You're going to find this sanctimonious, holier than thou attitude on both sides of the aisle and unsurprisingly you'll find your fair share of greedy hypocrites equally distributed amongst the groups, no matter how much you may want to make this an issue specific to liberalism.

Also I have no doubt that many members of Hollywood do skew Democrat and liberal but I think that the machines behind them (the companies themselves) are largely neutral or, at the very least, not as left leaning as many would believe.
Title: Re: Harvey Weinstein
Post by: Adami on October 12, 2017, 10:29:59 AM
I don't see how liberalism plays into this at all any more than conservatism playing into when conservative political or religious figures are found to have committed other similar acts and were covered up. It happens all over the political spectrum.
Title: Re: Harvey Weinstein
Post by: cramx3 on October 12, 2017, 10:52:15 AM
I don't see how liberalism plays into this at all any more than conservatism playing into when conservative political or religious figures are found to have committed other similar acts and were covered up. It happens all over the political spectrum.

I don't think this is a liberal issue either, but I understand why people are looking at the hollywood liberals based on their reactions to "Grabby".  However, I just find this to be an example and a similar situation can be compared to conservatives as well. 

Also, about being part of a cover up / looking the other way.  I saw on the TV news last night they reported how Harvey's assistants would arrange these "business meetings" to make sure Harvey and whoever would be alone in his hotel.  Makes me feel like people were actively helping him do what he did.  I'd say it's possible they were naive, but I'm finding that hard to believe personally.
Title: Re: Harvey Weinstein
Post by: bosk1 on October 12, 2017, 11:04:40 AM
You're going to find this sanctimonious, holier than thou attitude on both sides of the aisle and unsurprisingly you'll find your fair share of greedy hypocrites equally distributed amongst the groups...

For the record, I think that is 100% accurate.  But I think you wanting to take Stadler to task on that point is a bit misplaced, because I'm pretty sure he agrees with you. 

I don't see how liberalism plays into this at all any more than conservatism playing into when conservative political or religious figures are found to have committed other similar acts and were covered up. It happens all over the political spectrum.

I don't think it does "play into it."  I think Kev already explained that he was merely observing the correlation between the two.  He was not arguing any sort of causation.  That is not the issue, and he was not pushing that point.  I don't think anyone in the thread is.  Kev could have left "liberal" out of his post, and his point would not have changed at all.  I think he said as much.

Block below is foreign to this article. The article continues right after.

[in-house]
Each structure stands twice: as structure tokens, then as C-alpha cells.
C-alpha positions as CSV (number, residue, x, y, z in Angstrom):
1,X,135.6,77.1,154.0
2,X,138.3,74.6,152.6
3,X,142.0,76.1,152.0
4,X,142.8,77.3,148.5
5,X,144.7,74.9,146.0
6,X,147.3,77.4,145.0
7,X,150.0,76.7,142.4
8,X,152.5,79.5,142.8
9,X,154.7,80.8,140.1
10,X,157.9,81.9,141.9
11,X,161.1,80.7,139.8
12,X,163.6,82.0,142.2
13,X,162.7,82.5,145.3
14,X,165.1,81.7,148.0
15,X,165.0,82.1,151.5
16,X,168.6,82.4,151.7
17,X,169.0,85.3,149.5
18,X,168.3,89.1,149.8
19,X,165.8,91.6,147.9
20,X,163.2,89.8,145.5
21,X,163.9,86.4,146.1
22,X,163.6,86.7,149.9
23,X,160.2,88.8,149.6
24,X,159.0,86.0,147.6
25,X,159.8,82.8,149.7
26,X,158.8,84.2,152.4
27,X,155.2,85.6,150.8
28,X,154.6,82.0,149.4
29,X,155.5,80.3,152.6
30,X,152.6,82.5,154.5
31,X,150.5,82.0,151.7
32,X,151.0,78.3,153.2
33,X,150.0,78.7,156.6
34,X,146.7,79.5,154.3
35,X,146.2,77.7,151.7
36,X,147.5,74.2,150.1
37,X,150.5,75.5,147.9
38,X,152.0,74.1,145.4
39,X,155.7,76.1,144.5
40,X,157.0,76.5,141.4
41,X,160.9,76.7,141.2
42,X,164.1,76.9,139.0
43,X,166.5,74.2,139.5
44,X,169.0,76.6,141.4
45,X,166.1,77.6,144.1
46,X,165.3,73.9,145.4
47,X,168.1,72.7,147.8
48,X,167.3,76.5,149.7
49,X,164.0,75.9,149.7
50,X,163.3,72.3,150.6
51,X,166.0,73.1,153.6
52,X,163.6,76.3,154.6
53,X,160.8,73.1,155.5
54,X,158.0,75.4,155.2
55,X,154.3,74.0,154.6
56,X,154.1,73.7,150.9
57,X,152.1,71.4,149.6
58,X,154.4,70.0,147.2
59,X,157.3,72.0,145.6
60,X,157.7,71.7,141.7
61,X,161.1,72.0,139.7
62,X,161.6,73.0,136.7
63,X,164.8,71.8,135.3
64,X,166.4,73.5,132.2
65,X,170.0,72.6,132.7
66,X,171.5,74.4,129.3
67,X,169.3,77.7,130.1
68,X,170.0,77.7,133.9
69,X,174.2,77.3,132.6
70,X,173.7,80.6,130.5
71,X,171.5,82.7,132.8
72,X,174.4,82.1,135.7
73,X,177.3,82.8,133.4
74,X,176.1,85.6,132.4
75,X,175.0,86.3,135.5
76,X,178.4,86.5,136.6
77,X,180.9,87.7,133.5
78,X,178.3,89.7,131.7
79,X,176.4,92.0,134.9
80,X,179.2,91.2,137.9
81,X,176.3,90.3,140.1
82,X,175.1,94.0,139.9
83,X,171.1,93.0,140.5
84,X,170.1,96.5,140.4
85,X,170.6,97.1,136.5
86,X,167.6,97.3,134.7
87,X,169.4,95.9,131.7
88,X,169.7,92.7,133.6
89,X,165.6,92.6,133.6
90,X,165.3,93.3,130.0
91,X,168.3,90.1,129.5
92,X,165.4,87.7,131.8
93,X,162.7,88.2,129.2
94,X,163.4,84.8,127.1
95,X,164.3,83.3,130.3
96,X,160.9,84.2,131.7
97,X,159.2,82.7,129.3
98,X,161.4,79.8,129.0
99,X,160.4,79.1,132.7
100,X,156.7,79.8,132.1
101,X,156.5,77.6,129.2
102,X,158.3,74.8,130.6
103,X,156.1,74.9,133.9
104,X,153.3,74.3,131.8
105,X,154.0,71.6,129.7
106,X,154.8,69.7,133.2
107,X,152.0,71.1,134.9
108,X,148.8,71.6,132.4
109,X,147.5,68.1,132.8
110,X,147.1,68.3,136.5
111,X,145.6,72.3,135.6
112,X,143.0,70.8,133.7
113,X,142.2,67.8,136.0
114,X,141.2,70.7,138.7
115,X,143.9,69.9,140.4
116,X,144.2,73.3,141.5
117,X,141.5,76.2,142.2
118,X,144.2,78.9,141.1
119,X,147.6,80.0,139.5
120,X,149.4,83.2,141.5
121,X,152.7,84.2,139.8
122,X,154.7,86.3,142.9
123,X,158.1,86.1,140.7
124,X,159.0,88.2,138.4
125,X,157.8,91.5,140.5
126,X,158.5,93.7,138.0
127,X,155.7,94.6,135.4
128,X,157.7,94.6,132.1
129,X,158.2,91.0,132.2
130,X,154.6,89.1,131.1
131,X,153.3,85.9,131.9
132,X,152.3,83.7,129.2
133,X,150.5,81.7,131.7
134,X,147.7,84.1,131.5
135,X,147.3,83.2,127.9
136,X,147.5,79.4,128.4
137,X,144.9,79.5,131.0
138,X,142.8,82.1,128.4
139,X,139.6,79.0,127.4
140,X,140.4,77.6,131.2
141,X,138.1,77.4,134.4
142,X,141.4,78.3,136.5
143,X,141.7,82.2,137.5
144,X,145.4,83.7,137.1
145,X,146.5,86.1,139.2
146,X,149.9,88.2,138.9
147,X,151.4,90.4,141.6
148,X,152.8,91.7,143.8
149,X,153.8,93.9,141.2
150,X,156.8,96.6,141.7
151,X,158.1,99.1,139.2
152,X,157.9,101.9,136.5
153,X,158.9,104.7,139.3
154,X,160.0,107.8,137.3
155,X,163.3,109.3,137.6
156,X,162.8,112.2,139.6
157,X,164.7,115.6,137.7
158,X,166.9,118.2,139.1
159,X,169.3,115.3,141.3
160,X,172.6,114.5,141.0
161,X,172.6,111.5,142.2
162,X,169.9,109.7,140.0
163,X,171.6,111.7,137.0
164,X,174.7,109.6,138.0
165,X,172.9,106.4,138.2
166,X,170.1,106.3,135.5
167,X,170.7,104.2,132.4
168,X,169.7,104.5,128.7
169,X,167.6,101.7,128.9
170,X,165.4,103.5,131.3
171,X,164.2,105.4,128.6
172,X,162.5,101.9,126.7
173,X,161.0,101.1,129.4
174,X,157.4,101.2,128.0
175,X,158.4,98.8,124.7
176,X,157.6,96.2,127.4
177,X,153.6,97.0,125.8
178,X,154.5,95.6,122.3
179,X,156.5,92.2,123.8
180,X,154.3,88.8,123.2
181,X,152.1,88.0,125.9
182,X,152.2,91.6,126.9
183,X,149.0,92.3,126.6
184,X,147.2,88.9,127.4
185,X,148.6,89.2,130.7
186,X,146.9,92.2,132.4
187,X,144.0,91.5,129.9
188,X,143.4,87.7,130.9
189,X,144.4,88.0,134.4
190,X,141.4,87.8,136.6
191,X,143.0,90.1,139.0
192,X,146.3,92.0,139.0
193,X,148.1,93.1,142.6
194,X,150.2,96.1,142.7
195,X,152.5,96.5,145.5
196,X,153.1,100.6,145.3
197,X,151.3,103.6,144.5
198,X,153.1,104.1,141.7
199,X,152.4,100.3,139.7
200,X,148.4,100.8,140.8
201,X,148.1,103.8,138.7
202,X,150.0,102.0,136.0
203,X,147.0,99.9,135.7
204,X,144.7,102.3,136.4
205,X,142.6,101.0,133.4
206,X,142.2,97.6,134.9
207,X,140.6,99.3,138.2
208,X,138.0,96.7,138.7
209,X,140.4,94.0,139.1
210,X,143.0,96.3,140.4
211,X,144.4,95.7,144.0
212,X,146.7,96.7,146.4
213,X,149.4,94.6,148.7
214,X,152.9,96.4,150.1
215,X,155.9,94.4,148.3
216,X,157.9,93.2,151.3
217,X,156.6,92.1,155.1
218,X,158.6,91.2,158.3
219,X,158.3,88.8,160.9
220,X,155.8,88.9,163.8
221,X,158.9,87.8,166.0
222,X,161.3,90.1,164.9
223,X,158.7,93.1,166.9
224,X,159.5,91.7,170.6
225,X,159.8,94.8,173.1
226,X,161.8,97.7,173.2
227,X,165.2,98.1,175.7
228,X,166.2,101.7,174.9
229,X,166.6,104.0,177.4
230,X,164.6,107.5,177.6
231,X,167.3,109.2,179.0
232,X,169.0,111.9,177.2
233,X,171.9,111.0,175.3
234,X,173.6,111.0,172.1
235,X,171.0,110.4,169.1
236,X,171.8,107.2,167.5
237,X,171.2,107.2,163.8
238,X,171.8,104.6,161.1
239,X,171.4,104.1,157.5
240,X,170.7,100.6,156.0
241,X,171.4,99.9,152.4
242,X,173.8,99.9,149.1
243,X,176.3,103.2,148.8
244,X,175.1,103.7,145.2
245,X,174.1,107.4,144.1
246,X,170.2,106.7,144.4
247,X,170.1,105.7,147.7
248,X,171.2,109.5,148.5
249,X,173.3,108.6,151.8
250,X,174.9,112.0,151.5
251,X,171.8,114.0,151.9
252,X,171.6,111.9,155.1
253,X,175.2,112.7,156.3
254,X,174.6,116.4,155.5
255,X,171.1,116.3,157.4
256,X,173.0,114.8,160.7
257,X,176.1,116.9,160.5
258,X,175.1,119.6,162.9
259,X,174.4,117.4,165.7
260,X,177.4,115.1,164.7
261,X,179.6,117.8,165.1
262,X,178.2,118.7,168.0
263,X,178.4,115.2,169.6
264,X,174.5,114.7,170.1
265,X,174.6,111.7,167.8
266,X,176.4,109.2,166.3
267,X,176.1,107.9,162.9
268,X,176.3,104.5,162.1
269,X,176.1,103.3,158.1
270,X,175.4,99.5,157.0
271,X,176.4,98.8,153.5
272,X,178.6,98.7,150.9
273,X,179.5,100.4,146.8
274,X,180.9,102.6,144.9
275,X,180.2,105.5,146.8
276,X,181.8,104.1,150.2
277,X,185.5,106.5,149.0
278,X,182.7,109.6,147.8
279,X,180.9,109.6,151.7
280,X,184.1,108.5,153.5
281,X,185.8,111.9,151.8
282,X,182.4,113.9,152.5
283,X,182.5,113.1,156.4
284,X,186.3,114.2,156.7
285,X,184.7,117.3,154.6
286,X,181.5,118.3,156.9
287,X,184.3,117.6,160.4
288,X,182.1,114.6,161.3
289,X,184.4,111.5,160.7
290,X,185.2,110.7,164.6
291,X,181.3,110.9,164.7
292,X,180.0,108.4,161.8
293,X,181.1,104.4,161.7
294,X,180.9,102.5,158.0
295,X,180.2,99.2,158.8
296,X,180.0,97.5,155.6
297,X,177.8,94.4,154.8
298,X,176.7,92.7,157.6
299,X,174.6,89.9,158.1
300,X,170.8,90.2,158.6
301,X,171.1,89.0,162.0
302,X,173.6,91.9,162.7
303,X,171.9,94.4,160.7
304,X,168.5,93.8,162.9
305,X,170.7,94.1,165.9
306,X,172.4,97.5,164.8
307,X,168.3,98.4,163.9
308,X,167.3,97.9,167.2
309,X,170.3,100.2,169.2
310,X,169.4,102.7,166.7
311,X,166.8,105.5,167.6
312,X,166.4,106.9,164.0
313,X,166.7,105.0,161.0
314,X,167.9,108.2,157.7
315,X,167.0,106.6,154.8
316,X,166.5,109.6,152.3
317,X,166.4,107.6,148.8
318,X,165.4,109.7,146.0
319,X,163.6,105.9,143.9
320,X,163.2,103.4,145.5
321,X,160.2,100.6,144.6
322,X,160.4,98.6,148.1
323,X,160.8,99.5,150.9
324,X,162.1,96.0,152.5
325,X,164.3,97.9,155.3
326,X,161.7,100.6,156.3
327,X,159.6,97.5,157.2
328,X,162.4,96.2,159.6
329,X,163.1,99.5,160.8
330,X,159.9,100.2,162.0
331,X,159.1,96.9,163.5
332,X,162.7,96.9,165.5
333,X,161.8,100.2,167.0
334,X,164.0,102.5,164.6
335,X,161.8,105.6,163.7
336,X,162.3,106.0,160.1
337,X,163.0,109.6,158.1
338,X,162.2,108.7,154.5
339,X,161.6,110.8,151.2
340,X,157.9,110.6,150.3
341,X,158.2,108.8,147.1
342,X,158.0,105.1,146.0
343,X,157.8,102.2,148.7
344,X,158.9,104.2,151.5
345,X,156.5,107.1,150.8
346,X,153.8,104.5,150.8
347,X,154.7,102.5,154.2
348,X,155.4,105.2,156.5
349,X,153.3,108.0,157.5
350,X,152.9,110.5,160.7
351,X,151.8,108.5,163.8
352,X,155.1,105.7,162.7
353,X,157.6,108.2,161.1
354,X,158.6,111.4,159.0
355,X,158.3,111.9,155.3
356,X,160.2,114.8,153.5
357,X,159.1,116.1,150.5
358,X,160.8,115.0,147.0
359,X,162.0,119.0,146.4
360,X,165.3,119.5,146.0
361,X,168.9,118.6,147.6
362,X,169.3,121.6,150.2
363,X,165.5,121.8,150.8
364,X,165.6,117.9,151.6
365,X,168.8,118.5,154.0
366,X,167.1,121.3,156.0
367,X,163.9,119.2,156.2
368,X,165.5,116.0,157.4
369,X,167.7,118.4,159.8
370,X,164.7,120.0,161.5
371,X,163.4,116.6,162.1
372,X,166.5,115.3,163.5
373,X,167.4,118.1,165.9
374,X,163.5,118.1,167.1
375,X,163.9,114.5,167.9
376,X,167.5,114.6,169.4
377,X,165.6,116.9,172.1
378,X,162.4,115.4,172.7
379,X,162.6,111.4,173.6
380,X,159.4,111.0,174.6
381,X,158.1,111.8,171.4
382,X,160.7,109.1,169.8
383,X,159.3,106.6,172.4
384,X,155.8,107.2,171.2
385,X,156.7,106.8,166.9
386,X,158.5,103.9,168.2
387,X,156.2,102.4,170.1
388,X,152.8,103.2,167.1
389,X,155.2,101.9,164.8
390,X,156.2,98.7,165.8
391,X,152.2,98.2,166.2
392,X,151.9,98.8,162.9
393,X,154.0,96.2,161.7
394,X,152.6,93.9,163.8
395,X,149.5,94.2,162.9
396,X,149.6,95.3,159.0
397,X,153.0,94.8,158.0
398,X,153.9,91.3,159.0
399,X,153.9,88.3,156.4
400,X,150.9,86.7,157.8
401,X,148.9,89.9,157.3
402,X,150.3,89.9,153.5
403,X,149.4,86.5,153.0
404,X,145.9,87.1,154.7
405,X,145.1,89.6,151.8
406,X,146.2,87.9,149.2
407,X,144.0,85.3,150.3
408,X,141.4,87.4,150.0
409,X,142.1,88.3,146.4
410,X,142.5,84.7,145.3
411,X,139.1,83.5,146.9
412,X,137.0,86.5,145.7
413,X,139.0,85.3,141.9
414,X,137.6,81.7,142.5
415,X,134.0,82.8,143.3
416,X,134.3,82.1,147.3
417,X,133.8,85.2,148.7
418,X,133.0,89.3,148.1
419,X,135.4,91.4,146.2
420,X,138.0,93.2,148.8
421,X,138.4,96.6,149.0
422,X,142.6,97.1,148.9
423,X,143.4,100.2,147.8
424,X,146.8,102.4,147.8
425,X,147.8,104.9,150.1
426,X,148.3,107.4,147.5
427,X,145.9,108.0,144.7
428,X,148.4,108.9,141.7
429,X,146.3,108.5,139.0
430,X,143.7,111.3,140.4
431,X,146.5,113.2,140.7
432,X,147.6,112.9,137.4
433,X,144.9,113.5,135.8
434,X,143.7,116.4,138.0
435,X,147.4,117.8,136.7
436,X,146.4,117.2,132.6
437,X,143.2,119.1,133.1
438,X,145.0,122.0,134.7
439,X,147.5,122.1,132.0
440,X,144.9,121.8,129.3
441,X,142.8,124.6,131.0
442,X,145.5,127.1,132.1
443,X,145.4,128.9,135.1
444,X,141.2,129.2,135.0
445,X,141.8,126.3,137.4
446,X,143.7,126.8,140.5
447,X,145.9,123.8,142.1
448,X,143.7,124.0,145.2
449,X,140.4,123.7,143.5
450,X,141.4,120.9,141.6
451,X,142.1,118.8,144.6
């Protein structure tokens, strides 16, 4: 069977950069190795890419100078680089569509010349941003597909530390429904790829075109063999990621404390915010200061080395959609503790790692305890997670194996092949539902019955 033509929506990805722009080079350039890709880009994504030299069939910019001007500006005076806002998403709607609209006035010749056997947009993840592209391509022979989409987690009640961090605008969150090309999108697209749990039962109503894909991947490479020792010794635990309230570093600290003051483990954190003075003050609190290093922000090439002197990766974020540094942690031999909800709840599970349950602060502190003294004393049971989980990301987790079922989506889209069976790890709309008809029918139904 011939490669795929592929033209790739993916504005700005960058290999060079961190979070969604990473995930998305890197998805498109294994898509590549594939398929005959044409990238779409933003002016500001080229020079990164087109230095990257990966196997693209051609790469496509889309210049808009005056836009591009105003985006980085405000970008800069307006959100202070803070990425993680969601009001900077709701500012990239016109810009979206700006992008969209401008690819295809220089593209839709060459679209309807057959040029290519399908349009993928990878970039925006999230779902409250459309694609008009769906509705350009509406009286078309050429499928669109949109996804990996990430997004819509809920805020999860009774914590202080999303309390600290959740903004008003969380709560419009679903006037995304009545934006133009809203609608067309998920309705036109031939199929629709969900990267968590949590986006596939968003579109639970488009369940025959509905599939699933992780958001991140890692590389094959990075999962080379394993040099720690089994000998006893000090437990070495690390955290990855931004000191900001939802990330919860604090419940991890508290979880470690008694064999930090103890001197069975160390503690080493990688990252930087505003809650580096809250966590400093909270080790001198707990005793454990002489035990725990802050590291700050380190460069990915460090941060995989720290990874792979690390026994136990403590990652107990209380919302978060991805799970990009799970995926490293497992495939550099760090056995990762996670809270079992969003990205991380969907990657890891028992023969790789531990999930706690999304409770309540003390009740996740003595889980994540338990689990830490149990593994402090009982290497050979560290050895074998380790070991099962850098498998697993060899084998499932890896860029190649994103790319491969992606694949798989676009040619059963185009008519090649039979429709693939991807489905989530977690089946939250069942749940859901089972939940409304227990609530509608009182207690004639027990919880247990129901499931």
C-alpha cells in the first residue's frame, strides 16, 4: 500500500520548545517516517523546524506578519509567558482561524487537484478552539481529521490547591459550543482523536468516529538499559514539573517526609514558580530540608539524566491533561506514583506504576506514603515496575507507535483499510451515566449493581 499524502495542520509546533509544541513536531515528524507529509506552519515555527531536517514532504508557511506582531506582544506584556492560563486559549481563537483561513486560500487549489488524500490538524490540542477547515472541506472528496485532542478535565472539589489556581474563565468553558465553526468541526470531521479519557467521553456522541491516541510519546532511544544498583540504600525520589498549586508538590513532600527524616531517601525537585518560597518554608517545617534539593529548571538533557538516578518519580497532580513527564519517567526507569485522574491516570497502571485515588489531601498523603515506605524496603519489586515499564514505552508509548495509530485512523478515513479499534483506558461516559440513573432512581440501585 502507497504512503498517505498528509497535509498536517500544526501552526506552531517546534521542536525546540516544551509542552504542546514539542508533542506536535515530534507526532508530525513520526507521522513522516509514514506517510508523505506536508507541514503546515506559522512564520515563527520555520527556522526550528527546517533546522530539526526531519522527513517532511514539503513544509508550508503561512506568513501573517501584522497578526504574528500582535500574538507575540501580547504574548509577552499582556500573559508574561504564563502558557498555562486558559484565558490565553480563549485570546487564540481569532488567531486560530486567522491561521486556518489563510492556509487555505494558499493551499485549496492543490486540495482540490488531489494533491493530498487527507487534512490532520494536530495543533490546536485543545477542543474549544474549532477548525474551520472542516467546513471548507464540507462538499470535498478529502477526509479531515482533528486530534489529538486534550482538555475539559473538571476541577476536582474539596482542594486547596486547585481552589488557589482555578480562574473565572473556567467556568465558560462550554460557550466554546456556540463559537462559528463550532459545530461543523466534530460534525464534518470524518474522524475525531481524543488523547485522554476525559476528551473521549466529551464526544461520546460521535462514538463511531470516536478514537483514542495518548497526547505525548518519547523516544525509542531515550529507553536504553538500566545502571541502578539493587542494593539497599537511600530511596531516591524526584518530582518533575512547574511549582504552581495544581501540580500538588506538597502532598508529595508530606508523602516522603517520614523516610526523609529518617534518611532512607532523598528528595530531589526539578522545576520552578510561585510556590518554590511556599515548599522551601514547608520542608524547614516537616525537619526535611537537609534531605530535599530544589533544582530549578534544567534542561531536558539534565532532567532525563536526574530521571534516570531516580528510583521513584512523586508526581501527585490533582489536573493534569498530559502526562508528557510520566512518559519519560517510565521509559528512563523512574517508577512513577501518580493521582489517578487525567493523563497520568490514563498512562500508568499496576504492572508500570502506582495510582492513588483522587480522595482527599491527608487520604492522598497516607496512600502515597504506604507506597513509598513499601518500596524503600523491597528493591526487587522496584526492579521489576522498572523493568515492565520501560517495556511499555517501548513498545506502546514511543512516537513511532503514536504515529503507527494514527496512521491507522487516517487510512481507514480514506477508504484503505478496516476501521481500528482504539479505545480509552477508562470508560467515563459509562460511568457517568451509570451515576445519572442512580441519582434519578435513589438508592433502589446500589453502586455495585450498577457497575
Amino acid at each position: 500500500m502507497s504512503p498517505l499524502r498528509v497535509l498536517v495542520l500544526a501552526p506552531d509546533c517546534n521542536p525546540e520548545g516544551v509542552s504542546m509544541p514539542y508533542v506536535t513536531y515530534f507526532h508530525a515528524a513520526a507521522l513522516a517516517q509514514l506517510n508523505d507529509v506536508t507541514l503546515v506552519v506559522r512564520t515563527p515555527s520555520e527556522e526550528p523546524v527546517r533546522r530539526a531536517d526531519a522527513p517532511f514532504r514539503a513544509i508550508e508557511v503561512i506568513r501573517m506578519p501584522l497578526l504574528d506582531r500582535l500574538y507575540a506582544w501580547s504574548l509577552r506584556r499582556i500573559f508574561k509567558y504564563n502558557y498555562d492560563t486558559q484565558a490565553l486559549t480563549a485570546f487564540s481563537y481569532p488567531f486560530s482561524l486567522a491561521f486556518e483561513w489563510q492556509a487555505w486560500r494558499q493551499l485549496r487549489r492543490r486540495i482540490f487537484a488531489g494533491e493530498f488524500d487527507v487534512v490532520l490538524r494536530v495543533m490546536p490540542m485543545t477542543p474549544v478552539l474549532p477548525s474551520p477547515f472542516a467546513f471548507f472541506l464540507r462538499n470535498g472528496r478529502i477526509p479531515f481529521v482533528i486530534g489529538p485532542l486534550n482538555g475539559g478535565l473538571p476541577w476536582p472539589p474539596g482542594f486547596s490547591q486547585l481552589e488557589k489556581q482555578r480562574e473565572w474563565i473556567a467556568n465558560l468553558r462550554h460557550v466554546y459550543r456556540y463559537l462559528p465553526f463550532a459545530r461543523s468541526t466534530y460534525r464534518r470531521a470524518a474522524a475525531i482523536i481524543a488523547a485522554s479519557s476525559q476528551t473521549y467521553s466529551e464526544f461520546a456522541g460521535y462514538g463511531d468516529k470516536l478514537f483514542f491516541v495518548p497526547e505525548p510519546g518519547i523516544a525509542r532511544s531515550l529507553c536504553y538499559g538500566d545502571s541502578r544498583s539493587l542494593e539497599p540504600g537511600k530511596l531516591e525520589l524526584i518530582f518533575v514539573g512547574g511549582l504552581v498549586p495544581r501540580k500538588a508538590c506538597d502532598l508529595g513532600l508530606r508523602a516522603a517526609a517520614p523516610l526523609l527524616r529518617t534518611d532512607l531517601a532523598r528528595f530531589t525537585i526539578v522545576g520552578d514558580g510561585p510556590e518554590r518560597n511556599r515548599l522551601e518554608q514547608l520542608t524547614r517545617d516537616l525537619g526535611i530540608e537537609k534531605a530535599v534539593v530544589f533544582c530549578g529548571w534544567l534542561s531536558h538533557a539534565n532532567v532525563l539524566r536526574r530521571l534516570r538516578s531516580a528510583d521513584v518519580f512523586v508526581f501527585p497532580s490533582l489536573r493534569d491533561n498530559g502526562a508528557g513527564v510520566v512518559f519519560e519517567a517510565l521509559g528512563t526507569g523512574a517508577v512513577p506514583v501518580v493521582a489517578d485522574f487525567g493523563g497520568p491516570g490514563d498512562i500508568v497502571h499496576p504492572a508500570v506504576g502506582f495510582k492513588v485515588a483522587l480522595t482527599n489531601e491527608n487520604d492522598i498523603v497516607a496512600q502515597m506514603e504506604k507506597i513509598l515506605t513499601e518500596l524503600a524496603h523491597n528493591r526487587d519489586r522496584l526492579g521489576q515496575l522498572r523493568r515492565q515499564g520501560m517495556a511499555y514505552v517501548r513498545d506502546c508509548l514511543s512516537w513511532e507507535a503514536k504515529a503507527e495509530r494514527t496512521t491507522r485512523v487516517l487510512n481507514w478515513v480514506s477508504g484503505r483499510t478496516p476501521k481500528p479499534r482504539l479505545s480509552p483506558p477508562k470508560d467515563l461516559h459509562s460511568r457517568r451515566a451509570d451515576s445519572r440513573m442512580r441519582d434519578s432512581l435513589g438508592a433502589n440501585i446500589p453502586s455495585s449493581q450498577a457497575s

Title: Re: Harvey Weinstein
Post by: El Barto on October 12, 2017, 11:52:36 AM
Weinstein scandal update: Harvey sleeps nude in an oxygen tent which he says gives him sexual powers.

Kate Beckinsale is the latest to come forward.:
Quote
saying she had an encounter with him aged 17, at the Savoy Hotel in London.

The Underworld star said on Instagram she was told to go to his room, where he "opened the door in his bathrobe".

"After declining alcohol and announcing that I had school in the morning I left, uneasy but unscathed.

So he offered her a drink, which she declined, and then she left? I might give this "pervy," but probably not creepy, and certainly not predatory. There's enough out there for me accept that he's a scumbag, but do we need to divulge every single encounter to make him look slimy? I'm really curious if he can expect fair treatment in this country given our newfound love of outrage, but I suspect not. When it was suggested that he might have skipped town in another thread, I figured that might well be his best move, and I haven't' seen anything to change that.
Title: Re: Harvey Weinstein
Post by: KevShmev on October 12, 2017, 12:01:07 PM

I think most people tend to think of themselves as centrists, whether or not they are.


I don't know, man. It seems like most people I know in real life are more than happy to admit to being staunch conservatives/Republicans or liberals/Democrats.


Either way, based off your icon, I can assume you are least pro ditch-diggers.

Well, the world needs them! :tup :tup
Title: Re: Harvey Weinstein
Post by: Stadler on October 12, 2017, 12:14:56 PM
Quote
the supposed bastion of "liberal egalitarianism" that is Hollywood
I mean, it's a heavily capitalist pocket of the US. How liberal is it really?
Well, conservatives love to rag on Hollywood for its perceived liberalism and many outspoken members of the community do love to "talk the talk" but I think you're right, it's really just a facade. I was more going with the "popular image" of Hollywood more than its reality. Plus, if you look at how the movies are actually made, Hollywood is very conservative nowadays and I don't mean politically so much as financially. Hollywood tends to chase trends, rarely pushes boundaries, and goes for the easy dollar over innovation. Hollywood is "liberal" not because it wants to take a strong stance for... something, but because their wallet benefits from doing so.